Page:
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RACC Press Release: Public art project on Swan Island receives award at national conference



Contact: Mary Bauer, Communications Associate


503.823.5111 | email: [email protected]  


July 12, 2010 -


Public art project on Swan Island receives award at national conference


Americans for the Arts (AFTA), the nation's leading arts advocacy organization, has recognized a Portland public artwork as one of the year's 40 best. "Big Pipe Portal: Making the Invisible Visible," (attached) by the interdisciplinary design group, rhiza A+D (www.rhizaaplusd.com) received the distinction at the annual AFTA Public Art Network conference held in Baltimore, MD, June 24-25. The project, dedicated in May of 2009, was partially funded with percent for art dollars associated with above-ground construction for the Bureau of Environmental Services' Big Pipe Project.


The 40 public art projects that were selected represent 29 cities in 15 states, and all are included in AFTA's 2010 Public Art Network annual Year in Review (http://www.artsusa.org/news/press/2010/2010_06_22.asp). The artworks reflect exemplary, innovative permanent or temporary public art works created or debuted in 2009. This year's review, unveiled at the conference in front of 200 public art administrators from across the country, was curated by two independent artists, Fred Wilson and Helen Lessick, from nearly 390 entries. In choosing Big Pipe Portal, Lessick stated, "I was impressed with this project's remarkable articulation of infrastructure. The fluid and square forms echo the flow and power of the river. The piece works as a portal, place, and metaphor, a sculpture changing our perspective and awareness of urban industrial forces too often ignored."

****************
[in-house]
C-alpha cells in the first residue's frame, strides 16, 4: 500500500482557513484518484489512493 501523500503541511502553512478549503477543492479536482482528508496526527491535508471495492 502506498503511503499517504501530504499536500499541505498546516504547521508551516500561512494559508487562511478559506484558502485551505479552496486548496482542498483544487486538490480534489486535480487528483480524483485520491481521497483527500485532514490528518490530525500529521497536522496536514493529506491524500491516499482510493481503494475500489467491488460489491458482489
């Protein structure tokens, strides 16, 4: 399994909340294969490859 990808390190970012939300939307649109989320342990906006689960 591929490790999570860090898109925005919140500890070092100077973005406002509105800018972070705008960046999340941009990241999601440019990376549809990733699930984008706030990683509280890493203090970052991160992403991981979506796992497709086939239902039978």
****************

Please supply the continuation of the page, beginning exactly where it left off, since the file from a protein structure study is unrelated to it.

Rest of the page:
The sculpture is sited on the banks of the Willamette River near the confluence of the East Side and West Side Combined Sewer Overflow (C.S.O.) tunnels. Although the Big Pipe Project is the largest infrastructure project in Portland history, it is largely invisible. Working closely with the Bureau of Environmental Services, the artists created a sculpture that celebrates this hidden work by revealing and readapting massive precast concrete segments of the Big Pipe. Partially buried in the alluvial bank, the sculpture traces out the circumference of the hidden pipe and transforms it from an industrial artifact into a woven arch of currents and eddies, using a rebar cage and welded stainless steel, rising to a height of 18 feet and spanning a section of the bike path on Swan Island.


Rhiza A+D is an interdisciplinary architecture and design studio in Portland. They have worked collaboratively on a variety of architecture, installation, public art and performance projects since 1996.


About RACC's Public Art Program


This year (2010) marks the 30th anniversary of the City of Portland and Multnomah County's Percent for Art Programs. Beginning with Multnomah County's first percent for art project - the Justice Center on SW 3rd & Main - to the recent acquisition of Dan Corson's multi-media installation ("Mercurial Sky Dance") for the Director Park canopy in downtown Portland, the program has been at the national forefront offering diverse opportunities to artists - residencies, temporary installations, portable works, and permanent site specific artwork. For ten years, Americans for the Arts' Public Art Network has recognized significant contributions to the public art landscape across the country, and Portland public art - both permanent and temporary - has fared well, with nineteen projects given the "Year in Review" distinction. For more information on the public art program visit www.racc.org/publicart.


Mary Bauer


Communications Associate


Regional Arts & Culture Council


108 NW 9th Avenue, #300


Portland, OR 97209




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